Friday, 1 August 2008

Media needs to be more circumspect in literate Kerala

Kerala trembled', screamed the nine-centimetre deep headline in the state's largest circulated newspaper Monday. Those words summed up the totally literate state's response to some sensational media reports that it was the terrorists' next target.

On Sunday afternoon, as the nation was slowly recovering from the impact of the serial explosions in Bangalore and Ahmedabad, the Bangalore office of a television channel informed a Malayalam channel that a caller from Pakistan had said blasts would occur in Kerala at 7 p.m.

Holiday-makers scurried home from parks and beaches as channels flashed the news. The state police, already on alert following a central advisory, persuaded cinema houses in several places to abandon the evening and night shows.

As it happened, the deadline passed with no untoward incident reported from any part of the state.

Kerala has witnessed many violent incidents of a political or communal nature in recent years. However, they have generally been limited to a small area. There have been explosions but no serial blasts. Mercifully, the state has only experienced low-tech violence. RDX and AK-47 have come up in TV serials but not in real life.

Muslims constitute a quarter of the state's population. The banned Students Islamic Movement of India (SIMI) had a large network in the state. Some of its members have been apprehended in connection with incidents that have occurred outside the state.

SIMI, founded at the Aligarh Muslim University at the end of the emergency regime in 1977, with the proclaimed goal of 'India's liberation through Islam' was proscribed by the Indian government in 2002.

The state government told a tribunal set up to examine the legality of the ban that its cadres had links with various bodies abroad, including Lashkar-e-Toiba, a Pakistan-based terrorist organisation. According to official sources, SIMI also had a women's wing in the state.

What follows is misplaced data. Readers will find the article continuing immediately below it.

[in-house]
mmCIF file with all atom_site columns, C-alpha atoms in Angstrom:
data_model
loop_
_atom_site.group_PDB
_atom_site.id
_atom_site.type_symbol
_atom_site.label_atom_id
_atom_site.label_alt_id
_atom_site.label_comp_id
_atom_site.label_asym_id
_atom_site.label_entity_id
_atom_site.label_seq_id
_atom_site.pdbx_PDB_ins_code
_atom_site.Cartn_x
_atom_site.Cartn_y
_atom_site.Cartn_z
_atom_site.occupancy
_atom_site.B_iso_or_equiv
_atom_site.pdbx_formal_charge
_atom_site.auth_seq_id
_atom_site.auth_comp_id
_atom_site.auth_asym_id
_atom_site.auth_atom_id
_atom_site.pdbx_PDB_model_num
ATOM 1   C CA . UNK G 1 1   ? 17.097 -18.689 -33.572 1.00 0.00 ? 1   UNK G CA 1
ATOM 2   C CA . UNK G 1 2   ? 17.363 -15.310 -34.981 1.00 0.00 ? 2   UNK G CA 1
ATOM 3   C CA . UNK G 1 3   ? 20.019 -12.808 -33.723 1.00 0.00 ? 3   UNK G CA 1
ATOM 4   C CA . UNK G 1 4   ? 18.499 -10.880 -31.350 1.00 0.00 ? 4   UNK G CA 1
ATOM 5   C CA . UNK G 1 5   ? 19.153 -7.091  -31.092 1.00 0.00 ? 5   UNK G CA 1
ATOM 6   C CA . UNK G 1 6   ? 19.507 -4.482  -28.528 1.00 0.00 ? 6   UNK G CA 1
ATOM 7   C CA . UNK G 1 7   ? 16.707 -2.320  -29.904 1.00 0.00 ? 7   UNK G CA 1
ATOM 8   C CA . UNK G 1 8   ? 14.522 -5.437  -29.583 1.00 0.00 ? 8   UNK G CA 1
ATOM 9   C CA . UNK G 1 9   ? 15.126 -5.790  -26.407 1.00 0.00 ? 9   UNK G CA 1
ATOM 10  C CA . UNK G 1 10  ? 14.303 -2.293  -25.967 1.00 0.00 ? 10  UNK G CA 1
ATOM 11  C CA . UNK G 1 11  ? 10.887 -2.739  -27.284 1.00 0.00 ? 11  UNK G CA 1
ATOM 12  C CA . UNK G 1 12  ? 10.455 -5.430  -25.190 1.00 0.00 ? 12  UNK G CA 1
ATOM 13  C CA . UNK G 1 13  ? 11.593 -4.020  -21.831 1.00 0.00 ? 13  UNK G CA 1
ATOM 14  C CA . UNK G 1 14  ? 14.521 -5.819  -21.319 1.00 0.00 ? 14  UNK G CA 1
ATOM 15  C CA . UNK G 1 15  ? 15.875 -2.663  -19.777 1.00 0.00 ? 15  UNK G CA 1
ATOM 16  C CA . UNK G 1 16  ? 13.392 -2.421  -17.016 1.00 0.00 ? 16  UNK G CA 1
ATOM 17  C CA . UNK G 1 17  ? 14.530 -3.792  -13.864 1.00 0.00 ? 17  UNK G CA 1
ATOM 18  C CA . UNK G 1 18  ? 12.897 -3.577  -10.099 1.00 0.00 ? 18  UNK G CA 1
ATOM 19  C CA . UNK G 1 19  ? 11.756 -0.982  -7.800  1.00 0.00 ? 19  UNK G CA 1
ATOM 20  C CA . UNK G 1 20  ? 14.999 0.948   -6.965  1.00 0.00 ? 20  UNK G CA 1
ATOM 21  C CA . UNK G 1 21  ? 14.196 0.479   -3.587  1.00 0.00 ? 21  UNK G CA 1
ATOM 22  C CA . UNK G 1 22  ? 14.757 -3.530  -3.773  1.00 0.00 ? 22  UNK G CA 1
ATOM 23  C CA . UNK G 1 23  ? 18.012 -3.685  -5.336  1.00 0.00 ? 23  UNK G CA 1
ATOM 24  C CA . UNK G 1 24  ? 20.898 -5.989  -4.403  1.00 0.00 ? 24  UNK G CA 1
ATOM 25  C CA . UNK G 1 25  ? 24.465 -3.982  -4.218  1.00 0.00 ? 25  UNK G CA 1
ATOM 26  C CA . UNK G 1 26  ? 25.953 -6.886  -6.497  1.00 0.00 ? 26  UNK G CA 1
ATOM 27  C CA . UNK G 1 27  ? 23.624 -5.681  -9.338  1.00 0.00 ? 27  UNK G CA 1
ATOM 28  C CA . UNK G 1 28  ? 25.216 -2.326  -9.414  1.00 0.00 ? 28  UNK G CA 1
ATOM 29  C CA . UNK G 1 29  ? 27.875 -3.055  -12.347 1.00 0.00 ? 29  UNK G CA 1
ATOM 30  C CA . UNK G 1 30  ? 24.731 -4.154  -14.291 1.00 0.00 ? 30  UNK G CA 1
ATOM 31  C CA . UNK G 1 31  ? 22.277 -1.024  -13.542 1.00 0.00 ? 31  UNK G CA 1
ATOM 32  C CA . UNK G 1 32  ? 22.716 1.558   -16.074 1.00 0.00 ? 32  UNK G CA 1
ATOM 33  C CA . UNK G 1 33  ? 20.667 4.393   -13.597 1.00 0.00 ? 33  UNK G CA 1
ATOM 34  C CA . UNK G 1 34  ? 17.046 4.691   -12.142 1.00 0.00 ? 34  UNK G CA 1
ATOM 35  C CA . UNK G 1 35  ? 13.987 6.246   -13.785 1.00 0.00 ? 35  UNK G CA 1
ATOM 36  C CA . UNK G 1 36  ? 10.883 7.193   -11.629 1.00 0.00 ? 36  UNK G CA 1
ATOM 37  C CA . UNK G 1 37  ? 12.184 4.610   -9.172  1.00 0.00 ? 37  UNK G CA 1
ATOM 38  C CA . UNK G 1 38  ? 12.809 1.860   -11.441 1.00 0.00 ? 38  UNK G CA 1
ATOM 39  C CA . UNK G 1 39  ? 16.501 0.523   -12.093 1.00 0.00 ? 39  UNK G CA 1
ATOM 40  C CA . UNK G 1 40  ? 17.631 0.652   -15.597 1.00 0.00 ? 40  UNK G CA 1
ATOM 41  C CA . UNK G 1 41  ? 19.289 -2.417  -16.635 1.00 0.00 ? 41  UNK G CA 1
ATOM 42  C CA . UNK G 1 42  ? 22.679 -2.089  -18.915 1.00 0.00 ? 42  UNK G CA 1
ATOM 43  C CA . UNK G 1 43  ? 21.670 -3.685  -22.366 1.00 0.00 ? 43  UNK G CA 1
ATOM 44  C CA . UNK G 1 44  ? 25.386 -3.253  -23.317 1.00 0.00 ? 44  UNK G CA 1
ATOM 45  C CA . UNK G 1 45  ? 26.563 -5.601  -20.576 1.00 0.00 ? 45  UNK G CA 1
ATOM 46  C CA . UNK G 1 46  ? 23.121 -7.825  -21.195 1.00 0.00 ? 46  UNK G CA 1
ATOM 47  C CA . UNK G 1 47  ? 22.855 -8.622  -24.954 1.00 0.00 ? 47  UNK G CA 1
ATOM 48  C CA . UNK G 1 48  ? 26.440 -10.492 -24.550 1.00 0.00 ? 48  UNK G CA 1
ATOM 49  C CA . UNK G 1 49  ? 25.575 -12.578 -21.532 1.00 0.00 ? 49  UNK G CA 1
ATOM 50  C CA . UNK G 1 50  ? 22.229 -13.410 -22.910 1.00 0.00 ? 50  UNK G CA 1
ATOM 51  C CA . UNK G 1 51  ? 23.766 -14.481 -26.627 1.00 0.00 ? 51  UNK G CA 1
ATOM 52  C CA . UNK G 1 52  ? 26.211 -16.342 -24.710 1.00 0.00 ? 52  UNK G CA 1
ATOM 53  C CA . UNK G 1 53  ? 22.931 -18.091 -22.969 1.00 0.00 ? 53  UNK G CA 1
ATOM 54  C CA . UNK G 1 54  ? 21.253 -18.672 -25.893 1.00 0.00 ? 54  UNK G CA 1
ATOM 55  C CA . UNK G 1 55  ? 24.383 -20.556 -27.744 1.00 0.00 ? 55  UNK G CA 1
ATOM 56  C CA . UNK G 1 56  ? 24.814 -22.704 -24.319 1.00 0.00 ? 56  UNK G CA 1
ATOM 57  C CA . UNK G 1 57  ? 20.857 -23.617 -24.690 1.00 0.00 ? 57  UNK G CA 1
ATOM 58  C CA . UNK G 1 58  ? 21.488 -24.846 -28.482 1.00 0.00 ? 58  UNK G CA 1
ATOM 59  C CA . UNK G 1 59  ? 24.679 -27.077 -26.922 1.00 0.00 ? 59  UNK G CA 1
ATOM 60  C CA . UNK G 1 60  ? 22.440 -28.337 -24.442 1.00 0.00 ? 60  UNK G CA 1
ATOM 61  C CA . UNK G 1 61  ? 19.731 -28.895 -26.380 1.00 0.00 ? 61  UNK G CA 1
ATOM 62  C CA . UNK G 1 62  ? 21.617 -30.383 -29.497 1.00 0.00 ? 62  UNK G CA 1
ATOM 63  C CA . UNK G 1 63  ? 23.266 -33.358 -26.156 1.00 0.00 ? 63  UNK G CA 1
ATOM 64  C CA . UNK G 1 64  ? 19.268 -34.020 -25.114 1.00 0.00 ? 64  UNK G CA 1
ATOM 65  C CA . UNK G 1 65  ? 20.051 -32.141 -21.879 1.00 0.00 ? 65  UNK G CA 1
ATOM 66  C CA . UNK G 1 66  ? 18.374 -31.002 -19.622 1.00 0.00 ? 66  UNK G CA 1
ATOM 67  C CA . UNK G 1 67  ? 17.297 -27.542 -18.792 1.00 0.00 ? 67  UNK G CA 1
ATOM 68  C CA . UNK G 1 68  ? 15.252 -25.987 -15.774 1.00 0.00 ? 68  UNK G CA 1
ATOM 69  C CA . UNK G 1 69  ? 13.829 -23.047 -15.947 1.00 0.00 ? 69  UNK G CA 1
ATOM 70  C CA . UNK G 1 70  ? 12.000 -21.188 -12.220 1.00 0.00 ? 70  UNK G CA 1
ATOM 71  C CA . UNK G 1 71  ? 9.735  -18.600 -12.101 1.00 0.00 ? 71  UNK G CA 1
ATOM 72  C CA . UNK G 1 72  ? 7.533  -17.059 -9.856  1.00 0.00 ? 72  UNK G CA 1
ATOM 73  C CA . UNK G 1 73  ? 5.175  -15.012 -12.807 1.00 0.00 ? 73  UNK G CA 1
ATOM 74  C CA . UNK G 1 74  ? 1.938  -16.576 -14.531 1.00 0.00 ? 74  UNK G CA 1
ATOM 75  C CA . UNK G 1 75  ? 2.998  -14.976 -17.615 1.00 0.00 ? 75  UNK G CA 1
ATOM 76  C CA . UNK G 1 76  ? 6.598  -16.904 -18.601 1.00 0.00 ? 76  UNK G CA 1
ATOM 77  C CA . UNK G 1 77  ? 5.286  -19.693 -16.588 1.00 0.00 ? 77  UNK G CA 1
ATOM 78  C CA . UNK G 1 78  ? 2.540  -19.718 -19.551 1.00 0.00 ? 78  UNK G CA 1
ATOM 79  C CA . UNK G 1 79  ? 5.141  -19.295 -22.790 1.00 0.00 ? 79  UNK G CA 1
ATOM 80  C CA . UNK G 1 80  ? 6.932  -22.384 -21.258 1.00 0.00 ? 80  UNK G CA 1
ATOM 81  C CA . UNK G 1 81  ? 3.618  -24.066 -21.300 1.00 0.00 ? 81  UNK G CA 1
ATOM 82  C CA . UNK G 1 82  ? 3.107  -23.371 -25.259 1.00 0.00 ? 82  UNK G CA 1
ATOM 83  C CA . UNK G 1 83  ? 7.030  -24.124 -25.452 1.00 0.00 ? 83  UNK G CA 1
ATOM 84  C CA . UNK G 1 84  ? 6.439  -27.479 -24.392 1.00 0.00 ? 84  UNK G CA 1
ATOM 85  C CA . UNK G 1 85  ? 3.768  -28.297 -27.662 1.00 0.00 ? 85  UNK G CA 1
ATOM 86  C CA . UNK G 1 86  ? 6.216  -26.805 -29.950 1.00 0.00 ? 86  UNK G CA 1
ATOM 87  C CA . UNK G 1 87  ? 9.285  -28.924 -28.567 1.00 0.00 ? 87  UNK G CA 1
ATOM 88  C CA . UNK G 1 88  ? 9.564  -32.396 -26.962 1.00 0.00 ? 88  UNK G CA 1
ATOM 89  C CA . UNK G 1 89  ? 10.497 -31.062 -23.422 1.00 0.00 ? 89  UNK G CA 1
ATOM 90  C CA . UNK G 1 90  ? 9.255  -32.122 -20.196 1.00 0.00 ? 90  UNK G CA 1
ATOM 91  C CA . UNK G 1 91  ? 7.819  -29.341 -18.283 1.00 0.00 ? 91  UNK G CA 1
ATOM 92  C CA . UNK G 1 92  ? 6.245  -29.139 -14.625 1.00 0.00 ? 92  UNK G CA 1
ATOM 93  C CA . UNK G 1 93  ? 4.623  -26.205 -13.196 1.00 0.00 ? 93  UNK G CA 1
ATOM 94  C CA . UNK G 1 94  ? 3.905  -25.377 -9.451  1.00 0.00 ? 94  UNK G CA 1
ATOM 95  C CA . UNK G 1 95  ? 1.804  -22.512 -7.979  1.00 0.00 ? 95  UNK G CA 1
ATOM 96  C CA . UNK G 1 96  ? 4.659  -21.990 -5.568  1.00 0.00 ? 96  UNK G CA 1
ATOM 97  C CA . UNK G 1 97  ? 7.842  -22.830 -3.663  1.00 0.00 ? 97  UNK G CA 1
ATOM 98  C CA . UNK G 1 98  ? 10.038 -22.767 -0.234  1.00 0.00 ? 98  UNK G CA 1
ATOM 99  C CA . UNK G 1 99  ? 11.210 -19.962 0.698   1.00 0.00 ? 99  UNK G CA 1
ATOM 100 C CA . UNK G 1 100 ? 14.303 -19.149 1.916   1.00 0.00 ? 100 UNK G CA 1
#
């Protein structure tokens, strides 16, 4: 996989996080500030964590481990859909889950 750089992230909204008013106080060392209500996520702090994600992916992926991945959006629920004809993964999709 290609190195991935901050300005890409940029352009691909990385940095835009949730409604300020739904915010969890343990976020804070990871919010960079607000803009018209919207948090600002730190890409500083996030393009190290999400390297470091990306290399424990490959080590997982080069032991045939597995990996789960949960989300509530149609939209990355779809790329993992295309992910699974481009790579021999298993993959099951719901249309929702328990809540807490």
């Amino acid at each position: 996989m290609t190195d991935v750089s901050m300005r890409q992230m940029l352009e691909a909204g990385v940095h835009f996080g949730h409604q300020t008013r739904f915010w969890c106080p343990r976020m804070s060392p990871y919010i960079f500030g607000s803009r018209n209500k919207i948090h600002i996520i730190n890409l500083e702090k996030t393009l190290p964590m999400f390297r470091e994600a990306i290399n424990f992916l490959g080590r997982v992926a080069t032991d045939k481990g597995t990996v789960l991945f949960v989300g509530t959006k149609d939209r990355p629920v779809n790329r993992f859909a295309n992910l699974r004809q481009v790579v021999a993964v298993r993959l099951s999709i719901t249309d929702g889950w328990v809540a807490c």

Abdul Naser Mahdani, chairman of the People's Democratic Party (it has no connection with the Jammu and Kashmir organisation with the same name), was one of the principal accused in the Coimbatore blasts case. It arose from a series of explosions that rocked the industrial city of Coimbatore in Tamil Nadu shortly before Bharatiya Janata Party leader Lal Kishen Advani arrived there.

Mahdani was acquitted after being in prison for close to ten years. The Congress and the Communist Party of India (Marxist), which lead the rival fronts that alternate in power in the state, had associated themselves with the campaigns conducted by his party and human rights activists against his prolonged detention without bail or parole.

People of Kerala take keen interest in developments outside the state as migration to other lands in search of jobs is common. An estimated two million Keralites work abroad, mostly in the Gulf States.

Sensing a groundswell of sympathy for ousted Iraqi President Saddam Hussein among the people, especially Muslims, the state's political parties had vied with one another to champion his cause at election time.

The Left effectively wove the cause into its anti-US rhetoric. All this did not prevent recruiting agents from finding catering personnel to serve the American soldiers in Iraq and carpenters to build cages at Guantanamo in Cuba to hold suspected Al Qaeda men.

Although Kerala has no experience of high-tech terrorism, a terrorist strike anywhere is a matter of concern here as immigrants from the state are scattered all across the globe.

At least one person of Kerala origin was among those killed in the 9/11 strike. Workers from the state have been kidnapped in foreign lands. While a Border Roads Organisation driver in Afghanistan died at the hands of Taliban militants, many others have come home safely after ordeals which gave not only their immediate relatives but the whole population anxious moments.

When reports of violent incidents come in from distant places, the local media make special efforts to trace persons with possible Kerala links. Even so the presence of a woman from Kerala among the victims of the World Trade Center tragedy took time to surface.

The media plays a large part in the Keralite's life. He became an avid newspaper reader in the last century and the newspaper's influence is discernible in his conversations. Fifteen years ago, the first private satellite channels appeared.

Now there are close to a score of them, including four 24x7 news channels. There is a streak of sensationalism in both the print and electronic media, which can be attributed charitably to compulsions of competition.

Keralites are vulnerable to manipulation by the media. The alacrity with which the media takes up material fed to it suggests that it is susceptible to manipulation, too. The authorities have to take warnings seriously, whoever the source, but the media needs to approach material emanating from dubious sources with circumspection.

(B.R.P. Bhaskar is a veteran media commentator. He can be reached at The commentary was carried by and quoted by web sites including

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